Flock of sheep in distance on green paddock

It’s peak sucker season in the east, and yet we are seeing few headlines about the returns they are achieving. Sure, after lamb prices broke a number of saleyard records last year despite the drought, it may be time for cattle to shine, with the Eastern Young Cattle Indicator hitting new highs again this week. But historically, young lamb prices are proving pretty resilient, having bounced back to year-ago levels, and now sitting comfortably above the five-year average.

Meat and Livestock Australia’s latest sheep industry update, released at the start of the month, described the impact a good season had across many sheep breeding areas on winter trade, as lambs reached heavier weights and were able to be turned off quicker. The National Trade Lamb Indicator lost nearly 280¢/kg from the start of June to late August, before starting to climb back up at the start of September. The National Heavy Lamb Indicator followed the same pattern, dropping more than 300¢/kg in winter before picking back up as spring hit. This change in price pattern – with winter usually being a time of increasing indicators – was also no doubt COVID impacted as processors slowed down and future export demand was questioned.

But despite the lack of hype around lamb prices, it’s still a pretty good time to have fat lambs in the paddock. As of Tuesday, the NTLI was sitting at 773¢/kg, an increase of 16¢/kg year-on-year and significantly higher than the five-year average for the same week, of 611¢/kg. If we use the middle figure of 20kg carcass weight in that grid, that’s a gross return of nearly $155. It climbs to $170 if we use the heavier end weight of 22kg – which many lambs are reaching (or surpassing) in areas where the season has been outstanding. Sure, it’s a long way from the 900¢/kg the indicator hit at the start of June, but so is throughput – having increased by about 150,000 head a week.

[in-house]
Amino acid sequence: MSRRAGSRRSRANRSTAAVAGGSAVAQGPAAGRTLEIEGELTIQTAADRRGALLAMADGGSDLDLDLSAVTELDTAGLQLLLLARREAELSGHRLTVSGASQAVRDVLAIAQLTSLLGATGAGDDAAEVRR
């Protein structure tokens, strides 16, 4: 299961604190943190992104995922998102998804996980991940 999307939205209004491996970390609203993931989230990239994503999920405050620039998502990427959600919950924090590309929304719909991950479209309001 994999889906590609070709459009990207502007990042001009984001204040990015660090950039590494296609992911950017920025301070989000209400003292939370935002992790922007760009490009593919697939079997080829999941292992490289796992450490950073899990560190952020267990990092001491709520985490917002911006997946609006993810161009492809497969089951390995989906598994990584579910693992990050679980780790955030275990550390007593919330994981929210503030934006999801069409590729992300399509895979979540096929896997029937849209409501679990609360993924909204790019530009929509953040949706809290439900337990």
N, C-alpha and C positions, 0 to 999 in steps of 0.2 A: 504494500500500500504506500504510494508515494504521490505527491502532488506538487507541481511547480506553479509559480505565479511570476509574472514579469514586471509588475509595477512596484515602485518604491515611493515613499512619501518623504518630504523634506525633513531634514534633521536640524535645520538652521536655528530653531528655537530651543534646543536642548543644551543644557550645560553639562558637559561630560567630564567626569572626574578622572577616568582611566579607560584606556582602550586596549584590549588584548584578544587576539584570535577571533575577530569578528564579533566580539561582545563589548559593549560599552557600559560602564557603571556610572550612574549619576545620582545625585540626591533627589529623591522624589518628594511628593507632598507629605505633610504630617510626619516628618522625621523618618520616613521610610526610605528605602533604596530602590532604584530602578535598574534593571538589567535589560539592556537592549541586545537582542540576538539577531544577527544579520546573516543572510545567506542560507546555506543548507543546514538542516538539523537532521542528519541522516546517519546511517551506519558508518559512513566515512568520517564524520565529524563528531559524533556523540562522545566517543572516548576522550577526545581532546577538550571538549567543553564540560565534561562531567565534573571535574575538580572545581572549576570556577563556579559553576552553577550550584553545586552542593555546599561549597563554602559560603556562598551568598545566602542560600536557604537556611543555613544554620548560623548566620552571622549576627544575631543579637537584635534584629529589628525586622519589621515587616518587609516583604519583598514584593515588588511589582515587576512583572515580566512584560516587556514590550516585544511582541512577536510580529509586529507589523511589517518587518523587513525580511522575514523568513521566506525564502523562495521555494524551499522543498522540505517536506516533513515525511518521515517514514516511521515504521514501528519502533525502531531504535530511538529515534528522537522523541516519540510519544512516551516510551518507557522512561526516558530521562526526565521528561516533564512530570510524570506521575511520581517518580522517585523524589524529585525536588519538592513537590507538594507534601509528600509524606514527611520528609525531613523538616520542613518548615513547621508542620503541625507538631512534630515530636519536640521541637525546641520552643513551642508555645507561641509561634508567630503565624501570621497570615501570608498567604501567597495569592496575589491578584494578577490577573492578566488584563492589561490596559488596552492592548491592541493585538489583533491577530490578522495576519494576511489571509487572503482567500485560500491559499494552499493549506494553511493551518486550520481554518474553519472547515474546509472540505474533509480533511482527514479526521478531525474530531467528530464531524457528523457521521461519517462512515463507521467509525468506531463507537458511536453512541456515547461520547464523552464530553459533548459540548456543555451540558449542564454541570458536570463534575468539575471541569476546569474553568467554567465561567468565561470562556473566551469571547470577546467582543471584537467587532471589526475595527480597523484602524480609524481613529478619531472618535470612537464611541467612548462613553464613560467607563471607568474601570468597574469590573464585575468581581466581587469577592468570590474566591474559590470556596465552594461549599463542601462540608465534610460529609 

If we look at the Eastern States Trade Lamb Indicator it has also climbed this week, perhaps as supply starts to slow slightly in central NSW and the flush from Western Victoria has yet to hit in full force. Finishing Tuesday at 782¢/kg, up 20¢/kg on the same time last year. Why else are prices finding firmer footing? Well things are looking up in terms of slaughter capacity in Victoria, mutton sheep for slaughter are getting harder and harder to find, and strong export figures last month may have reminded us that global turndown or not, the world loves Aussie lamb.

Next week

Both the national and eastern states indicators have trade lambs trading higher year-on-year, and at a premium of about 20¢/kg over heavy lamb prices. This is despite Australian-wide lamb yardings being higher than 2019 for the past three weeks. There’s still plenty of lambs to come out of Victoria, which will no doubt push prices back down, but if you’ve got prime suckers in the paddock, now might be a good time to get them on the truck.

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Click on graph to expand

Click on graph to expand

Data sources: MLA, Mecardo. 

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